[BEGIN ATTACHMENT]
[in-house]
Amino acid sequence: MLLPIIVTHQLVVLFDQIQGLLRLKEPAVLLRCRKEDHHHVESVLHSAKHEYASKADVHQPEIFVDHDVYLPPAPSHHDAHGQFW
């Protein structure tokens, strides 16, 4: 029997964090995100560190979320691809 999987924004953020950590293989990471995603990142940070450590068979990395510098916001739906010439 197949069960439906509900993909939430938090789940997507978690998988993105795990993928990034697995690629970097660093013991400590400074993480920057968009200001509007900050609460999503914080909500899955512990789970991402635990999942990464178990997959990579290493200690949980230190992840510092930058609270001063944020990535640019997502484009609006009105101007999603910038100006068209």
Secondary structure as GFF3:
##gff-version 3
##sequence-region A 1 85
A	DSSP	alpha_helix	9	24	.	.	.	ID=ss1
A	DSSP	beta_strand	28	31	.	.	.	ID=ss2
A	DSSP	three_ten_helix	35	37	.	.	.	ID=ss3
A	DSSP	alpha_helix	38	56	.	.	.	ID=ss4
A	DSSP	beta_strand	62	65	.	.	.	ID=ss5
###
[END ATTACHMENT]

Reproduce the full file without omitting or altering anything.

[in-house]
Amino acid sequence: MLLPIIVTHQLVVLFDQIQGLLRLKEPAVLLRCRKEDHHHVESVLHSAKHEYASKADVHQPEIFVDHDVYLPPAPSHHDAHGQFW
């Protein structure tokens, strides 16, 4: 029997964090995100560190979320691809 999987924004953020950590293989990471995603990142940070450590068979990395510098916001739906010439 197949069960439906509900993909939430938090789940997507978690998988993105795990993928990034697995690629970097660093013991400590400074993480920057968009200001509007900050609460999503914080909500899955512990789970991402635990999942990464178990997959990579290493200690949980230190992840510092930058609270001063944020990535640019997502484009609006009105101007999603910038100006068209």
Secondary structure as GFF3:
##gff-version 3
##sequence-region A 1 85
A	DSSP	alpha_helix	9	24	.	.	.	ID=ss1
A	DSSP	beta_strand	28	31	.	.	.	ID=ss2
A	DSSP	three_ten_helix	35	37	.	.	.	ID=ss3
A	DSSP	alpha_helix	38	56	.	.	.	ID=ss4
A	DSSP	beta_strand	62	65	.	.	.	ID=ss5
###